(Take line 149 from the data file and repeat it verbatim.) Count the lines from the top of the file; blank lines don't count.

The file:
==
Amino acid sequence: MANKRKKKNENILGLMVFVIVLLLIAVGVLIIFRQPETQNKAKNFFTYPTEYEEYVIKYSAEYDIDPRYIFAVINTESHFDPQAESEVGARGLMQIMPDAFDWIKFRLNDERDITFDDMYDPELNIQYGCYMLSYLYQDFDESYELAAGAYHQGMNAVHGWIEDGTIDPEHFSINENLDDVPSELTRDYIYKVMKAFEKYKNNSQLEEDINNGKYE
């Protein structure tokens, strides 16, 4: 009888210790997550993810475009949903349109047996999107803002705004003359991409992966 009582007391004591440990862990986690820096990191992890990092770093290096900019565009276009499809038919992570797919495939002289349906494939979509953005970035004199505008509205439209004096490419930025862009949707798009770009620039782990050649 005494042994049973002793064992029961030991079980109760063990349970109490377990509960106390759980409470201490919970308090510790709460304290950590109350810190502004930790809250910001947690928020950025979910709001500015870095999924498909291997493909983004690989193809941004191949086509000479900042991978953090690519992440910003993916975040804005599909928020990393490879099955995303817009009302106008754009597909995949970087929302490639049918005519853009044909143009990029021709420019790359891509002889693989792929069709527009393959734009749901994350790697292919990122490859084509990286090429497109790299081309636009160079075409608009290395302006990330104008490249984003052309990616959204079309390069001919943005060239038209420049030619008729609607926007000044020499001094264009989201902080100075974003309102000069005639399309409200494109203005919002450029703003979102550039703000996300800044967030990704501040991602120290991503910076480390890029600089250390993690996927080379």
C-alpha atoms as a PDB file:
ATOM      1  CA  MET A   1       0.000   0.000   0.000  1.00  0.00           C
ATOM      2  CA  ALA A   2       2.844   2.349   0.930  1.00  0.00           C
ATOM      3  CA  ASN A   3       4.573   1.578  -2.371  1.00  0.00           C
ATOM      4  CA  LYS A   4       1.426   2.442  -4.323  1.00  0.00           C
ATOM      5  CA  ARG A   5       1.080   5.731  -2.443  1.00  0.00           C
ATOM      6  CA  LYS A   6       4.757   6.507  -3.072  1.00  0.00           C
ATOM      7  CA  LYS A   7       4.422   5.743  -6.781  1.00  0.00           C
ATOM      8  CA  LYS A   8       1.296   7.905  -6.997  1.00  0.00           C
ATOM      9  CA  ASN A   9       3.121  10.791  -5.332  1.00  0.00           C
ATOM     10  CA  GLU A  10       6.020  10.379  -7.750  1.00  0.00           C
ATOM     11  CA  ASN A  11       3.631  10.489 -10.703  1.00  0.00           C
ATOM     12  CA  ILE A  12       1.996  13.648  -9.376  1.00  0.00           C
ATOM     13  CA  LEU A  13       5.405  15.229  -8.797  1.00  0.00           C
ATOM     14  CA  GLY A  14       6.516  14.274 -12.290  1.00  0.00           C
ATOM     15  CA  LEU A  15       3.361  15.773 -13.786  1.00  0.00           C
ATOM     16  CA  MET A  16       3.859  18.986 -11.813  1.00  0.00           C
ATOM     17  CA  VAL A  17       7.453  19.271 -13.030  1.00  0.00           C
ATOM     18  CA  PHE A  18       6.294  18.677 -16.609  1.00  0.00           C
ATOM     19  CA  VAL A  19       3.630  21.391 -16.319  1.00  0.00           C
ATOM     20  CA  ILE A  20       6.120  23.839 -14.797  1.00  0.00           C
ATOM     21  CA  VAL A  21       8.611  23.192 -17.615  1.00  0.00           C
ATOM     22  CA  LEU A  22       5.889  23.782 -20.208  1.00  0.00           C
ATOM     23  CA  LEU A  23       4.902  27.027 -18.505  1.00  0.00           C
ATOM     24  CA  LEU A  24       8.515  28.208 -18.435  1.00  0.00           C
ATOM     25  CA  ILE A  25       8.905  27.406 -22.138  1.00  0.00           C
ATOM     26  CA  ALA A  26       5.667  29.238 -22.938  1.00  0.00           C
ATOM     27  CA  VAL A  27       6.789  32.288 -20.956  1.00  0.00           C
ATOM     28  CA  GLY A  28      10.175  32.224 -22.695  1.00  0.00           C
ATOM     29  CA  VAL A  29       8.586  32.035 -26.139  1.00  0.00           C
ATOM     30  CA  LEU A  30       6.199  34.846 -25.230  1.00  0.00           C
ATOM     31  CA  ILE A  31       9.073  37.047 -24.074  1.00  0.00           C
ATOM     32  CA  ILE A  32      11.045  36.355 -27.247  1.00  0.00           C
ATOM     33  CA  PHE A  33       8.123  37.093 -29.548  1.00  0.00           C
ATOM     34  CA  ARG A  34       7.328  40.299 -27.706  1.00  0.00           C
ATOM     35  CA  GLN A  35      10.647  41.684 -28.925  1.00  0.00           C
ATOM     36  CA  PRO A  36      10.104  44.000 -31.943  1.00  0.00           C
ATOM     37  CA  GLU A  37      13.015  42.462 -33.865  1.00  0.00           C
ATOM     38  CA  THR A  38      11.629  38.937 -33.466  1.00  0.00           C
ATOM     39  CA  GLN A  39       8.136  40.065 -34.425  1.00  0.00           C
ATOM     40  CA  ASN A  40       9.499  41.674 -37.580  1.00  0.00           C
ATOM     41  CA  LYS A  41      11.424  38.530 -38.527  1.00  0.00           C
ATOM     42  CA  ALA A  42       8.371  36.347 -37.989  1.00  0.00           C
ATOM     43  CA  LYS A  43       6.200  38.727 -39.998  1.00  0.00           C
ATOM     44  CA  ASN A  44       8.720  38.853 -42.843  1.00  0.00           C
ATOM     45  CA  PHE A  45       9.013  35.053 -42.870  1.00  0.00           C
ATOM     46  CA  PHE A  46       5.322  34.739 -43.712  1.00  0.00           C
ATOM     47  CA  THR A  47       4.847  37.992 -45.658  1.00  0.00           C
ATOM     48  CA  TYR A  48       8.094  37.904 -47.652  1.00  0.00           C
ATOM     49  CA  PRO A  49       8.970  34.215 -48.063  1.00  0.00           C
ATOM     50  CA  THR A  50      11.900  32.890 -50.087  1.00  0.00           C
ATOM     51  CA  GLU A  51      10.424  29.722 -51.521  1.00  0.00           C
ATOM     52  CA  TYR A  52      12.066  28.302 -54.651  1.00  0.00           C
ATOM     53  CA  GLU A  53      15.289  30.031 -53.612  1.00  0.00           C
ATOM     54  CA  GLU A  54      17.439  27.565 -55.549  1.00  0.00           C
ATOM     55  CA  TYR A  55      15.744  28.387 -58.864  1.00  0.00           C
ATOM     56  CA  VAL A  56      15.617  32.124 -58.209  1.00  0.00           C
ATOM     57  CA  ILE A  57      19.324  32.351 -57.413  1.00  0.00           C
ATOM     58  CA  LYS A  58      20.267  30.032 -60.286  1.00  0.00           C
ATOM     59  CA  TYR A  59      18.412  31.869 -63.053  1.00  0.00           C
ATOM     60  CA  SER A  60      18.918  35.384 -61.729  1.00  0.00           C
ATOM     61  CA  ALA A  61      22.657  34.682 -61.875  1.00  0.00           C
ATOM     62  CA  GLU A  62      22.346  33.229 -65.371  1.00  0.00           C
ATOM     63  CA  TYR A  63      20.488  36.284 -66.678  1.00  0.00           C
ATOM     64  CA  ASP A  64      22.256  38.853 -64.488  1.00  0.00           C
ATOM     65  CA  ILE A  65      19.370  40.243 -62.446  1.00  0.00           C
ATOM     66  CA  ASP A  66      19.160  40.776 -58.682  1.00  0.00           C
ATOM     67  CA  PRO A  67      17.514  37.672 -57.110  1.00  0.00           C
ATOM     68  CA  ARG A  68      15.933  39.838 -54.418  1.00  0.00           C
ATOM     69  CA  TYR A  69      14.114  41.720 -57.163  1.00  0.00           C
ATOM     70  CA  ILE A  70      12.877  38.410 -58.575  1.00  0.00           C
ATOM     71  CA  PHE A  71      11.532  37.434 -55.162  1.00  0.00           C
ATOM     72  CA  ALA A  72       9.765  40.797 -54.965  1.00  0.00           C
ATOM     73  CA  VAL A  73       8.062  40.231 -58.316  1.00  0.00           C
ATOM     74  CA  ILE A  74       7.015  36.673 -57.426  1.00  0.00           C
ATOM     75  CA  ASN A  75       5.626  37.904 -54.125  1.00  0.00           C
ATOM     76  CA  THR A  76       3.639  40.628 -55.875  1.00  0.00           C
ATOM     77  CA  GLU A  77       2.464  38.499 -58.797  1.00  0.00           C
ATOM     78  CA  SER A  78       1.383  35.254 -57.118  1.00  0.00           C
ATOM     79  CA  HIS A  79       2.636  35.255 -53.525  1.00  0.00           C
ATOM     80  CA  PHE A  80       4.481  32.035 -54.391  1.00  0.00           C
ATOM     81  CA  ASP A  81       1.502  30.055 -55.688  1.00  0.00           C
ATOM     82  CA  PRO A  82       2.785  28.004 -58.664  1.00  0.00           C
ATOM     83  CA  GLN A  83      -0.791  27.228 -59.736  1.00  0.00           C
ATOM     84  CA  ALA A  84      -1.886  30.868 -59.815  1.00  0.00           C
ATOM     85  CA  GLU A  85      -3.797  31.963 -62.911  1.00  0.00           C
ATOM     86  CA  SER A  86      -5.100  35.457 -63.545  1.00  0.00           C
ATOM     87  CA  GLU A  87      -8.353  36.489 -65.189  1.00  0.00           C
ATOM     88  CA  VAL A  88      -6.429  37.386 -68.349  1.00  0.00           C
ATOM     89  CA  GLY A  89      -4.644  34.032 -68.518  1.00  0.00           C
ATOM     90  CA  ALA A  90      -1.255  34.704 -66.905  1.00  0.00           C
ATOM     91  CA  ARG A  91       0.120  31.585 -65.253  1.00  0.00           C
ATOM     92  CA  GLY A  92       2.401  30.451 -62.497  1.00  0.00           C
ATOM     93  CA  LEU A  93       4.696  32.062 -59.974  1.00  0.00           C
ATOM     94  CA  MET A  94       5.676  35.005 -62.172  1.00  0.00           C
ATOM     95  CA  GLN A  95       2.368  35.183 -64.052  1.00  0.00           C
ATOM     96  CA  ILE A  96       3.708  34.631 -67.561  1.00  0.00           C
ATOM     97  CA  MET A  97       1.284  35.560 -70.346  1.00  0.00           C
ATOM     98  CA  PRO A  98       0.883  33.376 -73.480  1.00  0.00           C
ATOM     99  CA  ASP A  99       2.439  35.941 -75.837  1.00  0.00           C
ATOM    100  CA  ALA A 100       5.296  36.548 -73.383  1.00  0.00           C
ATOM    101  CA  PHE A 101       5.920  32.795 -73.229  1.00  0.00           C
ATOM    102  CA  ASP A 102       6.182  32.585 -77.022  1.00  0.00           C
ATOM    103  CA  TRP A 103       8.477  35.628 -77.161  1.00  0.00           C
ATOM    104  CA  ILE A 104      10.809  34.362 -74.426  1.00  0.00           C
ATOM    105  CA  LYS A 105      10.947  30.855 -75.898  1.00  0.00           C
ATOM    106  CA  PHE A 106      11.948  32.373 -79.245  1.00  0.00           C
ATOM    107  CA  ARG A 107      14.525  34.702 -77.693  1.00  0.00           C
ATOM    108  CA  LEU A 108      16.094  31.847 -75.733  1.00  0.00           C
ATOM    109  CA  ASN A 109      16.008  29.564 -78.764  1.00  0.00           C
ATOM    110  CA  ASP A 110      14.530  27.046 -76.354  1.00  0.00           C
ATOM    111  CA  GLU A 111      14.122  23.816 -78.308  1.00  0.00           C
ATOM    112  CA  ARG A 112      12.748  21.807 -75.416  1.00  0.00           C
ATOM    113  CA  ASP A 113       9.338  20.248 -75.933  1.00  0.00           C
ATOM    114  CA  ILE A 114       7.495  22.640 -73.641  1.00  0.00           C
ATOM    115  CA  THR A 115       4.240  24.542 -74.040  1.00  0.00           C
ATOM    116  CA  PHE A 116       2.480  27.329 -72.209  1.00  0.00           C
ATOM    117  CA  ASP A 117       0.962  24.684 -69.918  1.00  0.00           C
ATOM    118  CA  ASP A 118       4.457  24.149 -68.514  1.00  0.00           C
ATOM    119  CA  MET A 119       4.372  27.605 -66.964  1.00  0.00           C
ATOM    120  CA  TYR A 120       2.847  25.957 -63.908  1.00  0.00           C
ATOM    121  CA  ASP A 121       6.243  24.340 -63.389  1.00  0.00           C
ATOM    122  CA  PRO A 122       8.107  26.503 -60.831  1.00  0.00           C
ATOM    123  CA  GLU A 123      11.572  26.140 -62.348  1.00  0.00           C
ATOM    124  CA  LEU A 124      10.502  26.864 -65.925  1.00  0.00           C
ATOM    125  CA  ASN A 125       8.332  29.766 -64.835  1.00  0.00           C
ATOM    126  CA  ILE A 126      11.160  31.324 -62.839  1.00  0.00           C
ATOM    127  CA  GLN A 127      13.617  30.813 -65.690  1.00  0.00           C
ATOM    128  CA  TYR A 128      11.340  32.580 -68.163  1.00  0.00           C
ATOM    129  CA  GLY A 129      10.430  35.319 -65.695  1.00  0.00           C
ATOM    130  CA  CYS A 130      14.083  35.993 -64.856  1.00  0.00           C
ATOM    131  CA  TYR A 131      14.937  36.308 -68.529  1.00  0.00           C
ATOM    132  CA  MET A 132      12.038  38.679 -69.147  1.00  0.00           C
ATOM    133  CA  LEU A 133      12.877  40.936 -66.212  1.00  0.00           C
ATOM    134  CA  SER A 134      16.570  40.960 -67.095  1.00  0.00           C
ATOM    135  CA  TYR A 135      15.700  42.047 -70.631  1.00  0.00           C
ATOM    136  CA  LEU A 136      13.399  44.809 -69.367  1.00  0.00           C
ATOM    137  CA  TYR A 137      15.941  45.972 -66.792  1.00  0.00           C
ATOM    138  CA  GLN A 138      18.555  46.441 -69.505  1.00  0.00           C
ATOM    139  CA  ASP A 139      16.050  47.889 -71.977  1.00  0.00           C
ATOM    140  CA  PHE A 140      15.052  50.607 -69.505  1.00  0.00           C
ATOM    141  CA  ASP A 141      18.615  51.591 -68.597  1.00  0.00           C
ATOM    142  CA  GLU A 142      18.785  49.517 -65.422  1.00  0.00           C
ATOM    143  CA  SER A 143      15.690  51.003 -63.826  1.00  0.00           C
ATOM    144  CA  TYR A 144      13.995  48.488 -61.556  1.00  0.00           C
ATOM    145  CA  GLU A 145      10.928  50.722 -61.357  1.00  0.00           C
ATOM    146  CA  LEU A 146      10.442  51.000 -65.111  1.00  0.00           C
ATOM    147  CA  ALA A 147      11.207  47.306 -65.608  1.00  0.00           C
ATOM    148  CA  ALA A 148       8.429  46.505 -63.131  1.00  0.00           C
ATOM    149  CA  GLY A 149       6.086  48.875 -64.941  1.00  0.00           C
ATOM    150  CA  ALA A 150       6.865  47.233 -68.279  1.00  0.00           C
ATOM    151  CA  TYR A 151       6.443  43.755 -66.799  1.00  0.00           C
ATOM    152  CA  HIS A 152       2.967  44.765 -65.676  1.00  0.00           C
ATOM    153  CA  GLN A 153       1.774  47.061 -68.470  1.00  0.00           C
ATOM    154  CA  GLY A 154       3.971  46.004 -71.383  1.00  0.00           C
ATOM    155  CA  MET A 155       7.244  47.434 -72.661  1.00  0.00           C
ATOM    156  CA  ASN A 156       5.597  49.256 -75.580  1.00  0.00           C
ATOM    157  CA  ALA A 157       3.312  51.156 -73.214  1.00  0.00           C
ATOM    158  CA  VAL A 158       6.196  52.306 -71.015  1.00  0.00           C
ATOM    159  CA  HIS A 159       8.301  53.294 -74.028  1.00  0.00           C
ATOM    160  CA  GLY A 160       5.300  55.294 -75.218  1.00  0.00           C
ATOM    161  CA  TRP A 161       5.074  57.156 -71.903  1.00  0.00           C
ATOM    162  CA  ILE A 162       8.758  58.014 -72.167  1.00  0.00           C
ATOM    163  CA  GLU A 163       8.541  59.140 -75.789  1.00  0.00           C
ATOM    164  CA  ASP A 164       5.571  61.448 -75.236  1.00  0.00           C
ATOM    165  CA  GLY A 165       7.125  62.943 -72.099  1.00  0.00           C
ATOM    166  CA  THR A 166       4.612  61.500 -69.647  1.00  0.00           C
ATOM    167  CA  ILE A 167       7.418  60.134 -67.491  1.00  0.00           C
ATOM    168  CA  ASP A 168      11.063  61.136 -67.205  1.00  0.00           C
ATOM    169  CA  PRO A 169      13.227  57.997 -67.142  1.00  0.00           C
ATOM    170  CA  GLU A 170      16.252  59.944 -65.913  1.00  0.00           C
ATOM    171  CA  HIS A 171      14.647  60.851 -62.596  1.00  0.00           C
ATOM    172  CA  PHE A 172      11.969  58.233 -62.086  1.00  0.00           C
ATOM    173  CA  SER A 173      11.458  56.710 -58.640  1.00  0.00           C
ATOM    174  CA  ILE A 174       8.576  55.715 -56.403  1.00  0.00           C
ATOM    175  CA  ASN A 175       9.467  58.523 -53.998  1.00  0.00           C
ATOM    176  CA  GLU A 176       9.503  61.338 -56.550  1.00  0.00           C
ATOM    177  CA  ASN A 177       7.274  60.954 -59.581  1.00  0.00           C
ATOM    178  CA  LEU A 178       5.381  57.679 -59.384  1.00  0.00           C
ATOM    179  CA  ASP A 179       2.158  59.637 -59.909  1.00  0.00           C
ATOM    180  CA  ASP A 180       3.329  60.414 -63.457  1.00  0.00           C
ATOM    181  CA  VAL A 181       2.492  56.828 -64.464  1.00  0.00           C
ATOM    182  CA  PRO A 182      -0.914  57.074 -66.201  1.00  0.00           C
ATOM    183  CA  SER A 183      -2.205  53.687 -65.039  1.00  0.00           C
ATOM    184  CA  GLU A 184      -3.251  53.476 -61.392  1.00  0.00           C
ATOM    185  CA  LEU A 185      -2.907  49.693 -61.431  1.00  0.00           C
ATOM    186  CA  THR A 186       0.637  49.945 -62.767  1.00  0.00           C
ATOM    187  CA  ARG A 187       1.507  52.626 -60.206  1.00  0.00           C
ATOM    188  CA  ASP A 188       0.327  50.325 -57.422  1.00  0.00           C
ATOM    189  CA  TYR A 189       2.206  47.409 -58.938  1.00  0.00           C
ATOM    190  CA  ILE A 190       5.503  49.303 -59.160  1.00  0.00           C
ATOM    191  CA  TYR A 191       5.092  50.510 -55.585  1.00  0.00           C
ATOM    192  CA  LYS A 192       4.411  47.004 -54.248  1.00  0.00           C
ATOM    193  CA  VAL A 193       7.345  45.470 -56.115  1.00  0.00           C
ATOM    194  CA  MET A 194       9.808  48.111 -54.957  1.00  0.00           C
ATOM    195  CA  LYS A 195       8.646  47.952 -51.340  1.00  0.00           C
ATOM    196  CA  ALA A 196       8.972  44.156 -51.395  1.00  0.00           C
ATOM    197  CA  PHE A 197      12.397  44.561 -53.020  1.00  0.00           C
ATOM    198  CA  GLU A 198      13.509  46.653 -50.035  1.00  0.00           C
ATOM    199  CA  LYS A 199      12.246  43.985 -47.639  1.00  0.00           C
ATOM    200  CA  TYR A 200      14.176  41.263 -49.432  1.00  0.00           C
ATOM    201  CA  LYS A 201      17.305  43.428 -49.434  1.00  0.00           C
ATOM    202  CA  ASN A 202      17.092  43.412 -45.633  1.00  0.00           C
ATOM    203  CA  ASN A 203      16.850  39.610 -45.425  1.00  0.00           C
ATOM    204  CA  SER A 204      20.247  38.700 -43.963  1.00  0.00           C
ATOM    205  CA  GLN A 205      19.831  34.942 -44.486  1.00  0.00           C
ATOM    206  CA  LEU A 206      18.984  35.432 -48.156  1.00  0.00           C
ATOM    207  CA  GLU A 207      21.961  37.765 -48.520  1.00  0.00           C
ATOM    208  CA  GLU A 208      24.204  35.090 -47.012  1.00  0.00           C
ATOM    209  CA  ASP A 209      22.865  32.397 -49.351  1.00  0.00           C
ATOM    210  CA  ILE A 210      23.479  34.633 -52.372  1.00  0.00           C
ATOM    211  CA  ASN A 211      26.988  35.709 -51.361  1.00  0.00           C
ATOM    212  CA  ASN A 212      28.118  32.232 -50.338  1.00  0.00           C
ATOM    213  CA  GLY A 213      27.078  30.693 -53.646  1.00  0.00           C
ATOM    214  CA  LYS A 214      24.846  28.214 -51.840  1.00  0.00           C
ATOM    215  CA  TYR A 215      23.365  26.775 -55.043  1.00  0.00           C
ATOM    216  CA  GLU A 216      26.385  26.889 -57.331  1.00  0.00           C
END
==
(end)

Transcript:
ATOM    146  CA  LEU A 146      10.442  51.000 -65.111  1.00  0.00           C